Citizen science involving farmers as a means to document temporal trends in farmland biodiversity and relate them to agricultural practices.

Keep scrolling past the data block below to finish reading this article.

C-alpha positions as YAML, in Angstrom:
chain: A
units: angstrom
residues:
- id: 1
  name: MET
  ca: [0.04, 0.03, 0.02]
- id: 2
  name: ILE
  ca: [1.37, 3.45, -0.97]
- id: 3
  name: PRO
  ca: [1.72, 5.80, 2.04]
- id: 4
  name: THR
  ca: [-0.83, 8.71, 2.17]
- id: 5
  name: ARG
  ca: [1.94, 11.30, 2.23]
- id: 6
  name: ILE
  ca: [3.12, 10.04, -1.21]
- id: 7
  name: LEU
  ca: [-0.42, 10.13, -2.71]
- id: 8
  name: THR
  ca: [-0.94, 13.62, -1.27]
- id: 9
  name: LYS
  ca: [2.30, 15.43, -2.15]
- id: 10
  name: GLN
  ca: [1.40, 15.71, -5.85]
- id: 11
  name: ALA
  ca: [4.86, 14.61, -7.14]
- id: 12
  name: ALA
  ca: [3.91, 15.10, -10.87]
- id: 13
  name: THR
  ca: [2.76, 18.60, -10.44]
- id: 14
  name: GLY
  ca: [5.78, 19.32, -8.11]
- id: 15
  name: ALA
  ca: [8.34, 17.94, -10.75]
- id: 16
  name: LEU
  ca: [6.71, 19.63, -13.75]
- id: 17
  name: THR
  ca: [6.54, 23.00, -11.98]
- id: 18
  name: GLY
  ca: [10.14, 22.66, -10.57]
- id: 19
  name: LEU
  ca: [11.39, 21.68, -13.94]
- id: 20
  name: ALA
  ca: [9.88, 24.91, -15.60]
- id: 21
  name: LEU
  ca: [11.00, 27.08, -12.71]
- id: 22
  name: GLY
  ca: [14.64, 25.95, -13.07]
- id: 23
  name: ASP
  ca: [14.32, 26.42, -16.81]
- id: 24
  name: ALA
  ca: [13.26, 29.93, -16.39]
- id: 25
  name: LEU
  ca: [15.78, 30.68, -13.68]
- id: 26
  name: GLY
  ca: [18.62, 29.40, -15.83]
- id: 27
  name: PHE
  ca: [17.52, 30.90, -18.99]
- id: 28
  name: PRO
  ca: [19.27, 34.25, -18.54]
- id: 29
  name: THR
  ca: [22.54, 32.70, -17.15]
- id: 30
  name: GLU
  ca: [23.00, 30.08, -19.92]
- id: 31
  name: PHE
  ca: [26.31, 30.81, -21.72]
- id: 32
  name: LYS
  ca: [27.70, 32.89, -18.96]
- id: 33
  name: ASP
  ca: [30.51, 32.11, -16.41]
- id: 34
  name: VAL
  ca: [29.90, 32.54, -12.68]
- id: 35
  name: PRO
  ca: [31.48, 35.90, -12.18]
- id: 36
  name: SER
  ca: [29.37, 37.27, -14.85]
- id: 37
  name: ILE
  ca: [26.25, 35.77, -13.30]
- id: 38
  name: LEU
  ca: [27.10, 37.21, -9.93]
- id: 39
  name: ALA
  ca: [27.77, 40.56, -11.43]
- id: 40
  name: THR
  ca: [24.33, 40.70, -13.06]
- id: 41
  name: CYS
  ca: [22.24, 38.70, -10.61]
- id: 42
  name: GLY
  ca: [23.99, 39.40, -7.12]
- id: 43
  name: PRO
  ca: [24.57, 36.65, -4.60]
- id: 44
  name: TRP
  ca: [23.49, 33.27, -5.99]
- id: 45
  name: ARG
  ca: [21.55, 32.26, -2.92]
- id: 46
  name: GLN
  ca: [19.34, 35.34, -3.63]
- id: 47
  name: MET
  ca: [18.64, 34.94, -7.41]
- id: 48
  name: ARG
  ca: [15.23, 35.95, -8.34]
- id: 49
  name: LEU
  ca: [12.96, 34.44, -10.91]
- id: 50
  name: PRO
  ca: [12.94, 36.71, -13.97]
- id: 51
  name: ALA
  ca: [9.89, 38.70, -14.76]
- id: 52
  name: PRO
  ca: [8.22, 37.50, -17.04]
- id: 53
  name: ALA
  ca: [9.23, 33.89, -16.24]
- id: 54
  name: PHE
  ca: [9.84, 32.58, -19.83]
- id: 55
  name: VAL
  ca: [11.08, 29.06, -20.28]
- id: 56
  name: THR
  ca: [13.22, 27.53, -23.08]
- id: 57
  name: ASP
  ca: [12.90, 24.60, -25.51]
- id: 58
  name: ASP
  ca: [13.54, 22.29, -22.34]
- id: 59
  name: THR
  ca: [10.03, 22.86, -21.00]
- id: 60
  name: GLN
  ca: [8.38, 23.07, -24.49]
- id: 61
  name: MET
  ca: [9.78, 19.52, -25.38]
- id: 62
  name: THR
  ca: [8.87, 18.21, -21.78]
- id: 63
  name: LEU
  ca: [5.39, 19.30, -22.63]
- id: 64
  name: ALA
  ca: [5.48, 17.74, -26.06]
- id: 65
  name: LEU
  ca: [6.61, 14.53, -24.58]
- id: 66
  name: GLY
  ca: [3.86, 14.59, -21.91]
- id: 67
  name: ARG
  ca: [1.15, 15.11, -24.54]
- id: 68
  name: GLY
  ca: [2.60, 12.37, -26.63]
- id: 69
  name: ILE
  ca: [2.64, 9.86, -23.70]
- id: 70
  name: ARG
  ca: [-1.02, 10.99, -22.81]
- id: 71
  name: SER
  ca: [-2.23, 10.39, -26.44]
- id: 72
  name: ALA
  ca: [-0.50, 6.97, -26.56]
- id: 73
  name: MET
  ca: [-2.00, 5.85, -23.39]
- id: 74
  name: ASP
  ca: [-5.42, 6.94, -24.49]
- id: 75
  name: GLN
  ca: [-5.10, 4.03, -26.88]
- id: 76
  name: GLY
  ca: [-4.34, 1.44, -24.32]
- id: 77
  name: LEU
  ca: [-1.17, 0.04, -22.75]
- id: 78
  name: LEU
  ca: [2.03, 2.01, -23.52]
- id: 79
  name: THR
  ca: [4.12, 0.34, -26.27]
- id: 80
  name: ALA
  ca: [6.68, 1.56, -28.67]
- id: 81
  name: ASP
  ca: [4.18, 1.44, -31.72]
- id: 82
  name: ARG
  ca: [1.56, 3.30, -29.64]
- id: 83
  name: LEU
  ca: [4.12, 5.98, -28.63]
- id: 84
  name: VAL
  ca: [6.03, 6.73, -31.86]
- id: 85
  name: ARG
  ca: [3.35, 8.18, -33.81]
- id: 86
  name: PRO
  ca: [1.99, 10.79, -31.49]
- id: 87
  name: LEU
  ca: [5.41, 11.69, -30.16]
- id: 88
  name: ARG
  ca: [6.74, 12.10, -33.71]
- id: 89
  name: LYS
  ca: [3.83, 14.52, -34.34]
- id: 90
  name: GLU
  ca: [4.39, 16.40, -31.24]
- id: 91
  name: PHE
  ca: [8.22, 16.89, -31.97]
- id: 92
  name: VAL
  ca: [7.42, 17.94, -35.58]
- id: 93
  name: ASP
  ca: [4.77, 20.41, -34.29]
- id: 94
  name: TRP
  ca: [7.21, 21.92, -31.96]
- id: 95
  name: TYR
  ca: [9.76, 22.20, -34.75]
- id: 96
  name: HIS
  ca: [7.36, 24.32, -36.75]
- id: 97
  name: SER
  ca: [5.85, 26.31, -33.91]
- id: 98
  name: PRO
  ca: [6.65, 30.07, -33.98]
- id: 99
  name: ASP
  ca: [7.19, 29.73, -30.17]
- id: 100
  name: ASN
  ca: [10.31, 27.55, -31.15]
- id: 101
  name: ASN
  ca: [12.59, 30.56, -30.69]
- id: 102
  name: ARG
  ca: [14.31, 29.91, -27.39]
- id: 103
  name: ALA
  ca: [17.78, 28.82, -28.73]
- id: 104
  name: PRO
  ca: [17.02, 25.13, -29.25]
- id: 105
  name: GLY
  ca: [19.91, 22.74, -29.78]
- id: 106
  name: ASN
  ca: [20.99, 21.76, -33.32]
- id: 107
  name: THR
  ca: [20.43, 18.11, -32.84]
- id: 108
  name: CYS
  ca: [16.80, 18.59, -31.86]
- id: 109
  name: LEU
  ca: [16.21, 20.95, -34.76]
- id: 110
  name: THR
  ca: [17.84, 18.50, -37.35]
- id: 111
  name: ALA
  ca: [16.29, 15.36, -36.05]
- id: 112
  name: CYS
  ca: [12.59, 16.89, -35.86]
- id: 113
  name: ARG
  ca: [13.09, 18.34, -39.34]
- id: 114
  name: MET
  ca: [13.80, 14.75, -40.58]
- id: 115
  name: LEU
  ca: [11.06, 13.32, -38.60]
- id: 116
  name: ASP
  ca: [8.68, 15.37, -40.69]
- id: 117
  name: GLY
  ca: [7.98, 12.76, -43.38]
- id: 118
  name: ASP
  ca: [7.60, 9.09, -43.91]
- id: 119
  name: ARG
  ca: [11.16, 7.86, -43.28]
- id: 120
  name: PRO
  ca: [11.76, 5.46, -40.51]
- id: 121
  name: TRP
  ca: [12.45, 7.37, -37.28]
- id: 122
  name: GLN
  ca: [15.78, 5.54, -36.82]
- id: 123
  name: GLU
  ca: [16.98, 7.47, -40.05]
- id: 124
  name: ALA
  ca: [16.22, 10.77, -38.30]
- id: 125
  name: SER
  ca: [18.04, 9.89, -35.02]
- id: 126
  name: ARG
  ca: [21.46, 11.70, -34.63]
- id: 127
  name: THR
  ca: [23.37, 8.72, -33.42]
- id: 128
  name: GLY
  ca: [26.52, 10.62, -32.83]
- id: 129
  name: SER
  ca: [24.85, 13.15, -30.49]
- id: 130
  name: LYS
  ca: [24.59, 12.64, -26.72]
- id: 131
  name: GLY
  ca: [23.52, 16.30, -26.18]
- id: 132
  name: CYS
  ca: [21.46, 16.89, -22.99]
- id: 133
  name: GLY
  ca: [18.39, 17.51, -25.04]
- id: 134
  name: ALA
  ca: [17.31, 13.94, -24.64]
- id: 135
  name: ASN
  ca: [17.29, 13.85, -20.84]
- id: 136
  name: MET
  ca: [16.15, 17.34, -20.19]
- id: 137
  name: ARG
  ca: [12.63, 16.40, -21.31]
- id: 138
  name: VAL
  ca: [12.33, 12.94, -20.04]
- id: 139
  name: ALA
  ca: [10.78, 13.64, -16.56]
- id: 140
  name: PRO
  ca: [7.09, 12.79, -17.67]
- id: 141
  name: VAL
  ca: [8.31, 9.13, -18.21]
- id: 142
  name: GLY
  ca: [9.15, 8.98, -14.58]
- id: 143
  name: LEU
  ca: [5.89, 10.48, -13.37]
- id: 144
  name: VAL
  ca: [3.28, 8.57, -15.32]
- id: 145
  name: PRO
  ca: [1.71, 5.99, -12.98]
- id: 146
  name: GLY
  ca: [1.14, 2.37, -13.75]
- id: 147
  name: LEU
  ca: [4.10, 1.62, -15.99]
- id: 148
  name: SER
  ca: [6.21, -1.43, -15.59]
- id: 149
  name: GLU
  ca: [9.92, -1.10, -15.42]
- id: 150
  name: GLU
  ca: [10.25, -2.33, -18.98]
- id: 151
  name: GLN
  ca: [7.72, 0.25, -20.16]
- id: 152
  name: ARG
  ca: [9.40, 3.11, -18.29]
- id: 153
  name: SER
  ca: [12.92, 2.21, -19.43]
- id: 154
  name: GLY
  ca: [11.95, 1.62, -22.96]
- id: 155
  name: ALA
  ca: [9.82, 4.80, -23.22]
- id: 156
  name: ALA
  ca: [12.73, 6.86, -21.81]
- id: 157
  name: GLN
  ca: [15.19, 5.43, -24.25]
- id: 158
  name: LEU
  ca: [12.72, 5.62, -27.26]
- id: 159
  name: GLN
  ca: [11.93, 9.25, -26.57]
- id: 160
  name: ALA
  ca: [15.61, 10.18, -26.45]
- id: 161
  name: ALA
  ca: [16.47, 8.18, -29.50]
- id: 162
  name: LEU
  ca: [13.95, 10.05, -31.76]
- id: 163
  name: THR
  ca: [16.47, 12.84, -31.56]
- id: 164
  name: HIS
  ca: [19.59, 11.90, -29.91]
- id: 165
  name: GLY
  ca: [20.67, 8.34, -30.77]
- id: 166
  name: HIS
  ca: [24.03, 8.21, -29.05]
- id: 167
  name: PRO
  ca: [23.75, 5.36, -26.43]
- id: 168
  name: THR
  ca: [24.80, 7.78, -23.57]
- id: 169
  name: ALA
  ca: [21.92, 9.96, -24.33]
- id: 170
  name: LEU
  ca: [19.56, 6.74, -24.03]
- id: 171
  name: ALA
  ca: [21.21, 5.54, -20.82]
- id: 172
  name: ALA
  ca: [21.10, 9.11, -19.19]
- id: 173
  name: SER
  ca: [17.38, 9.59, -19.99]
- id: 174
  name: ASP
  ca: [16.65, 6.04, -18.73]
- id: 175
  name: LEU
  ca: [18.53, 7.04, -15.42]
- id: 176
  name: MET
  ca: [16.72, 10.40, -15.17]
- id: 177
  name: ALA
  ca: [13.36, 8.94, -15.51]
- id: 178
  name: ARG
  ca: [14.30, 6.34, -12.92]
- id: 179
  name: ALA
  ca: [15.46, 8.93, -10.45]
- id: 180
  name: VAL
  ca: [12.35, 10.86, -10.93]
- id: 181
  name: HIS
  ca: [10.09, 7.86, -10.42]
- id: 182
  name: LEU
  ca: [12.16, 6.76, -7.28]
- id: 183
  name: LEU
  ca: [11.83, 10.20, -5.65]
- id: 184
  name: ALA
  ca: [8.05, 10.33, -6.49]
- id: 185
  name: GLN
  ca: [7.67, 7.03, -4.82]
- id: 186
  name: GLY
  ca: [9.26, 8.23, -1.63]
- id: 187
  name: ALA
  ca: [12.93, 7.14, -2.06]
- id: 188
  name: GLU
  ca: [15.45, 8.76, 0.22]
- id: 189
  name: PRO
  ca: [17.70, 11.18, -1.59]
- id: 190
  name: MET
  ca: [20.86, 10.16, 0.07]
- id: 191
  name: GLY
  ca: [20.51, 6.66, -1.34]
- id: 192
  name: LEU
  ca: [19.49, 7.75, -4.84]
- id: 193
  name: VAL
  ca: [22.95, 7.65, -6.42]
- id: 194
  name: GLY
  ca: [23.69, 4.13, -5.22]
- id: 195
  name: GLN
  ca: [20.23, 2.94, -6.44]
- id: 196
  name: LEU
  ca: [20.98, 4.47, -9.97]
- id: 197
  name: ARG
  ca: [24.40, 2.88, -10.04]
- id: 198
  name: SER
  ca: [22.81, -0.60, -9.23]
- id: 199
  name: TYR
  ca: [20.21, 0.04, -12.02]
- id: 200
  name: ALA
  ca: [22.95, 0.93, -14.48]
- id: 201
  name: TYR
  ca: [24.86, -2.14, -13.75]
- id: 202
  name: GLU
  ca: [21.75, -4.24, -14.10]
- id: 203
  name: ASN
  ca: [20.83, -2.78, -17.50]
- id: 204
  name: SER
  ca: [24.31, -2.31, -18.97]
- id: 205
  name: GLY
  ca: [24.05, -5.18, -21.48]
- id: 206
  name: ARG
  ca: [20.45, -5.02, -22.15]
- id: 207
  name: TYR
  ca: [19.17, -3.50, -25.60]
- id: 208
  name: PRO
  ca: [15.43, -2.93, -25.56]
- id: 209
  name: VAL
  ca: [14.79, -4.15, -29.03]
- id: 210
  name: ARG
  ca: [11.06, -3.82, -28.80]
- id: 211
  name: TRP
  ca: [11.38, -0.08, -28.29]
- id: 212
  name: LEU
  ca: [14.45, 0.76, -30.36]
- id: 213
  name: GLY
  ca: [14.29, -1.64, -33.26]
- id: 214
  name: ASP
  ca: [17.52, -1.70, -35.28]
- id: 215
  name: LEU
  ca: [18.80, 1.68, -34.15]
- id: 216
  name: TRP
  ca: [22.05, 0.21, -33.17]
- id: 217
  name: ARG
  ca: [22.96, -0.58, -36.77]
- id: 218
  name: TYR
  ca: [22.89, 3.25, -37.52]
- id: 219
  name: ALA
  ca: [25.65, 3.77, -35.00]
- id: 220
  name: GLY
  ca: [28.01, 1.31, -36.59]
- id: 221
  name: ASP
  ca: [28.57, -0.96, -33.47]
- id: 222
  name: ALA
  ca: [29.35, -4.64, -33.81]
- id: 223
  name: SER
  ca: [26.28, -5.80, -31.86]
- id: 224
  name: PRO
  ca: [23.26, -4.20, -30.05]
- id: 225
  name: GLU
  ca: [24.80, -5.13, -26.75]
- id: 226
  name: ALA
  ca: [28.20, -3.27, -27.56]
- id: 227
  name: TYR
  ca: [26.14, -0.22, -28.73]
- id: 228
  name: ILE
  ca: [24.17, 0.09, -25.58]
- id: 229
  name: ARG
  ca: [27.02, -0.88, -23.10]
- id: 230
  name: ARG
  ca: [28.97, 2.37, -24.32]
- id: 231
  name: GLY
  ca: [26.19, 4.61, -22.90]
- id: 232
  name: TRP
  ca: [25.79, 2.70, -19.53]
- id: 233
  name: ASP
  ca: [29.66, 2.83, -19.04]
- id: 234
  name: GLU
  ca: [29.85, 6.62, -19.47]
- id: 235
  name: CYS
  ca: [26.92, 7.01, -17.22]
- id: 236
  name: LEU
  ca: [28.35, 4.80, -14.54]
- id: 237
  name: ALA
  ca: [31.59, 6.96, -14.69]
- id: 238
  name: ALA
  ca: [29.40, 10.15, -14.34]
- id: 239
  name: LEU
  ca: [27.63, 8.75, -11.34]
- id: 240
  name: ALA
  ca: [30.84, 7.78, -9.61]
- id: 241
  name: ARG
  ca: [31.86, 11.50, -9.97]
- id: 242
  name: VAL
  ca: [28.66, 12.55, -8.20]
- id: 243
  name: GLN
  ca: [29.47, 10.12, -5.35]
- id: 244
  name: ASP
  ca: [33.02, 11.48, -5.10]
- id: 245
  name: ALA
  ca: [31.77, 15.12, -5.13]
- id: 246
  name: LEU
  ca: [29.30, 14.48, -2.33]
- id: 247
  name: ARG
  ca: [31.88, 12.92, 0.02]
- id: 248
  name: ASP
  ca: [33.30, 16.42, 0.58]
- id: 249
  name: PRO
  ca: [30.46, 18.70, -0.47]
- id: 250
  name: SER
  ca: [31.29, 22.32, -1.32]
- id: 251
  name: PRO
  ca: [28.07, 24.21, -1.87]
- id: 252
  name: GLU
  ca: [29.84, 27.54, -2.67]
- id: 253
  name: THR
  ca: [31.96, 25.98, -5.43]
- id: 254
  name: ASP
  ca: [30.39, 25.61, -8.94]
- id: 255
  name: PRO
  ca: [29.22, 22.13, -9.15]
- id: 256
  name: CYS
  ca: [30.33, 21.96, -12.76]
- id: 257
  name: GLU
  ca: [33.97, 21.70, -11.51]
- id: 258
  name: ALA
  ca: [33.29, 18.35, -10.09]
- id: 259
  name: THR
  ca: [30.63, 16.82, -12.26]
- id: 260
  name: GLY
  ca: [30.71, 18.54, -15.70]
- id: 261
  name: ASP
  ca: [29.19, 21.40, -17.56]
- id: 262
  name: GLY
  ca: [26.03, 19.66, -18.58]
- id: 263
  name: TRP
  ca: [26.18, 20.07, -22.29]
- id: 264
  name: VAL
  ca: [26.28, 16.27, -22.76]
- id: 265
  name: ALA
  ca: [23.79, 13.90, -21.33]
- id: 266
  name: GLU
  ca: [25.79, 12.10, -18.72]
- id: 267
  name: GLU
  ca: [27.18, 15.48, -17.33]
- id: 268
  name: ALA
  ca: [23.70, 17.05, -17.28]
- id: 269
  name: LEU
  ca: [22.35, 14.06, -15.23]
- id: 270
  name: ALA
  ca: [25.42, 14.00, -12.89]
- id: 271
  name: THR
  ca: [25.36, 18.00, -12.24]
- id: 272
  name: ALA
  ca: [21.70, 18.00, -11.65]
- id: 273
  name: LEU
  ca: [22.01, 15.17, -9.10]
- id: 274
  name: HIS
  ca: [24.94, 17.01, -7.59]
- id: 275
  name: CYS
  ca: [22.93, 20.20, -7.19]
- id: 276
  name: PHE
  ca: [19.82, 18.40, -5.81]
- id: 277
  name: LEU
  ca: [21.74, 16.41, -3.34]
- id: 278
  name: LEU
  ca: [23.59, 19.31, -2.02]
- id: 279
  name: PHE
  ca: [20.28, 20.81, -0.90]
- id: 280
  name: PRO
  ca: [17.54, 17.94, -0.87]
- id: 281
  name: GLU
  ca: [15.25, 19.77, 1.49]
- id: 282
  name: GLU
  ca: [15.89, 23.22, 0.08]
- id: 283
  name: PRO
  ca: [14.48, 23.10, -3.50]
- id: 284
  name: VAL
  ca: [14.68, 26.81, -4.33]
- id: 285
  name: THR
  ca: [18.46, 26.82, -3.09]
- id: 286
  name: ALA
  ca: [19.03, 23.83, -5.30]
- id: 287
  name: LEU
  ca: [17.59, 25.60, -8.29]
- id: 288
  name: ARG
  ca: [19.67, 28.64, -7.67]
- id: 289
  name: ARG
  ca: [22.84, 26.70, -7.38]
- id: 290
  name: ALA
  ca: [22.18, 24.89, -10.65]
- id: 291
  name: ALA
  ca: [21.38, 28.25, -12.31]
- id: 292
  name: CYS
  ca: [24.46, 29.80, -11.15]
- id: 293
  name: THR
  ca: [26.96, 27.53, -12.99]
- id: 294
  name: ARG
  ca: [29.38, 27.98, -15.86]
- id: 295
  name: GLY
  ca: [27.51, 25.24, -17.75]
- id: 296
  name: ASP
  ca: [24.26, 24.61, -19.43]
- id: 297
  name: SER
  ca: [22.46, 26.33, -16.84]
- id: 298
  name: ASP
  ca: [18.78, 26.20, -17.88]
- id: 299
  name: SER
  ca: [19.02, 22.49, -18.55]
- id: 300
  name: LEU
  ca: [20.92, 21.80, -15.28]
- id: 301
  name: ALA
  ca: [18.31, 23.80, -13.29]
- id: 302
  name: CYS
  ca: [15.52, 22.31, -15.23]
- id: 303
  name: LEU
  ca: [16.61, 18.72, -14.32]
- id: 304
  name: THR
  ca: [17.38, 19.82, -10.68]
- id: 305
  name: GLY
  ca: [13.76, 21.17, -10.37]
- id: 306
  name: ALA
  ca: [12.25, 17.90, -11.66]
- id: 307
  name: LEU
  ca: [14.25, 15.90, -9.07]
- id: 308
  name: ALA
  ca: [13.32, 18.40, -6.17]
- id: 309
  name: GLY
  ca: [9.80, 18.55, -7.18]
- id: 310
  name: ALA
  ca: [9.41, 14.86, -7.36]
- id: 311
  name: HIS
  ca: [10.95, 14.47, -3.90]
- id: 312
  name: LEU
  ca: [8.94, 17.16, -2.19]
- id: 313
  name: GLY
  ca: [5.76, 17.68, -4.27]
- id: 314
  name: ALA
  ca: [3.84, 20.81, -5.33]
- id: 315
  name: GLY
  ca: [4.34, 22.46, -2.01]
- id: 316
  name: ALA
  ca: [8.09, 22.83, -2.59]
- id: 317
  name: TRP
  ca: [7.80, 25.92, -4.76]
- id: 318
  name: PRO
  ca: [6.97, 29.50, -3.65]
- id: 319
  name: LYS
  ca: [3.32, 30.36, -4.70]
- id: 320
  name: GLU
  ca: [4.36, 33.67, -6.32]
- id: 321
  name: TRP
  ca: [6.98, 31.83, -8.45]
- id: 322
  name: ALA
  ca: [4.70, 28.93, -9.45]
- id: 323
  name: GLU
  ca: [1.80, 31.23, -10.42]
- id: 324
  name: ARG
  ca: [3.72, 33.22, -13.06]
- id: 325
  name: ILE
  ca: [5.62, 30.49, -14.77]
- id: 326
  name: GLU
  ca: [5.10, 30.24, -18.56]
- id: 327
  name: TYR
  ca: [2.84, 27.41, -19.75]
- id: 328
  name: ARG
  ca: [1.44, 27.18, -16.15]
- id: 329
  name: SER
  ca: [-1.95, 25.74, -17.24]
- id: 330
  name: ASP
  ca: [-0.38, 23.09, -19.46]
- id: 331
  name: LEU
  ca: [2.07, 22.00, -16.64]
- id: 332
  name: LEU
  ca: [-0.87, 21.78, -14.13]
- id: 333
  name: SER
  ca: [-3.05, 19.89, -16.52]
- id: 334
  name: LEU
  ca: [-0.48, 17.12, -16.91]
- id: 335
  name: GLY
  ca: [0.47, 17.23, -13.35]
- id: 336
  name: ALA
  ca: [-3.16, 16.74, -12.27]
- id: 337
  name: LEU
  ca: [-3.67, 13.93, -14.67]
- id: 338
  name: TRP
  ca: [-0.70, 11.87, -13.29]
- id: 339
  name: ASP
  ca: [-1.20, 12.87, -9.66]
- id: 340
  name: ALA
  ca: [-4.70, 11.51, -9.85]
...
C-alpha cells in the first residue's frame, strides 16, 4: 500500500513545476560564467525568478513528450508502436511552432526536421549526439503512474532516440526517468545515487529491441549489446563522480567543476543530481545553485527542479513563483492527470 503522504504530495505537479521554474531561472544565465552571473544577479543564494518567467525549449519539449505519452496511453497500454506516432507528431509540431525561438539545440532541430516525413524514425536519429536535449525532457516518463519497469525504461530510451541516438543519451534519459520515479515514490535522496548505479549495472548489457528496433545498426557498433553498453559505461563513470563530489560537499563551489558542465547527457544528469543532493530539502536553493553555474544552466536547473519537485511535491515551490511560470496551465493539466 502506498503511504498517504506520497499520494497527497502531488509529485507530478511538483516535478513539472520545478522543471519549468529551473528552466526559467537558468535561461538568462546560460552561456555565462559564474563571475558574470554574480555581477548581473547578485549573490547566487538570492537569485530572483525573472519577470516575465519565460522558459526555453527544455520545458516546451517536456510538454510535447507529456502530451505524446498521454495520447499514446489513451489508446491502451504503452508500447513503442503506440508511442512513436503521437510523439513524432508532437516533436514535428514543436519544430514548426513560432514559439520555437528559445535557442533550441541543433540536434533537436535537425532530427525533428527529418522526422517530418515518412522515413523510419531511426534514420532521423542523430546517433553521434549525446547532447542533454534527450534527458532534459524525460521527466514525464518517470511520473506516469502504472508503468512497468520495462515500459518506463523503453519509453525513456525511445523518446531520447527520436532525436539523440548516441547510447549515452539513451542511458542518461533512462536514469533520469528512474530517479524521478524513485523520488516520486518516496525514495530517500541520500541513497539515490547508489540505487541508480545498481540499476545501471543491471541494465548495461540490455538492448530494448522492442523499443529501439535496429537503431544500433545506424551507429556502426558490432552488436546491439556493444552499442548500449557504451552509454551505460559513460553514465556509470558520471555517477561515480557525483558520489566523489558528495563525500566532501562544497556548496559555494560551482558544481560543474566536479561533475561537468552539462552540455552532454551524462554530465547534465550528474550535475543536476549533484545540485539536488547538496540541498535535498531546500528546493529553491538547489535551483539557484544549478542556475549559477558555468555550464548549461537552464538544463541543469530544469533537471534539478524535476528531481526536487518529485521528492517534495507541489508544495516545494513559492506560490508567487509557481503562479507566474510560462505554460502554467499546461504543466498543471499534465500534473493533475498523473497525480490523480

Agricultural intensification is often recognized as a major driver of the decline of wild biodiversity in farmland. However, few studies have managed to collect relevant data to link the temporal dynamics of farmland biodiversity to the characteristics of intensive agriculture over large geographical areas. We used 7 years of data from a French citizen science programme, wherein 1,216 farmers monitored biodiversity in 2,382 fields encompassing field crops, meadows, vineyards or orchards, to examine the temporal trends in abundance of five taxonomic groups of invertebrates (solitary bees, earthworms, butterflies, beetles, molluscs) and their links with agronomic practices and surrounding landscape. We observed significant temporal trends in abundance for many taxonomic groups and in many crop types. Flying taxa (solitary bees and butterflies) were generally declining, while the trends of soil taxa were more variable. Most trends were significantly related to farming practices or landscape features. We observed a negative link between use of synthetic inputs (pesticides, mineral fertilization) and the trend in abundance of flying taxa in field crops, while in meadows organic or mineral fertilization was the main explanatory practice, with contrasting relationships across taxonomic groups. Besides, the trend in abundance of beetles and molluscs was more positive in permanent versus temporary meadows. Finally, in vineyards, the trend in abundance of solitary bees was positively related to the presence of woodland in the landscape, whereas the reverse was true in meadows. Synthesis and applications. Our results provide further support for the role of citizen science as a promising source of large-scale spatial and temporal data in farmland, contributing to the identification of agronomic practices that can help mitigate biodiversity decline. Our analyses suggest that reducing chemical inputs may not only reduce the decline in bees and butterflies, but sometimes even promote their regrowth. Increasing organic fertilization may foster bee and beetle abundance in meadows but reduce mollusc abundance, while preventing ploughing of meadows may promote soil invertebrate abundance. Finally, such citizen science programmes engage farmers to undertake monitoring. Whether such group engagement may also contribute to biodiversity conservation by raising farmers' awareness remains to be addressed.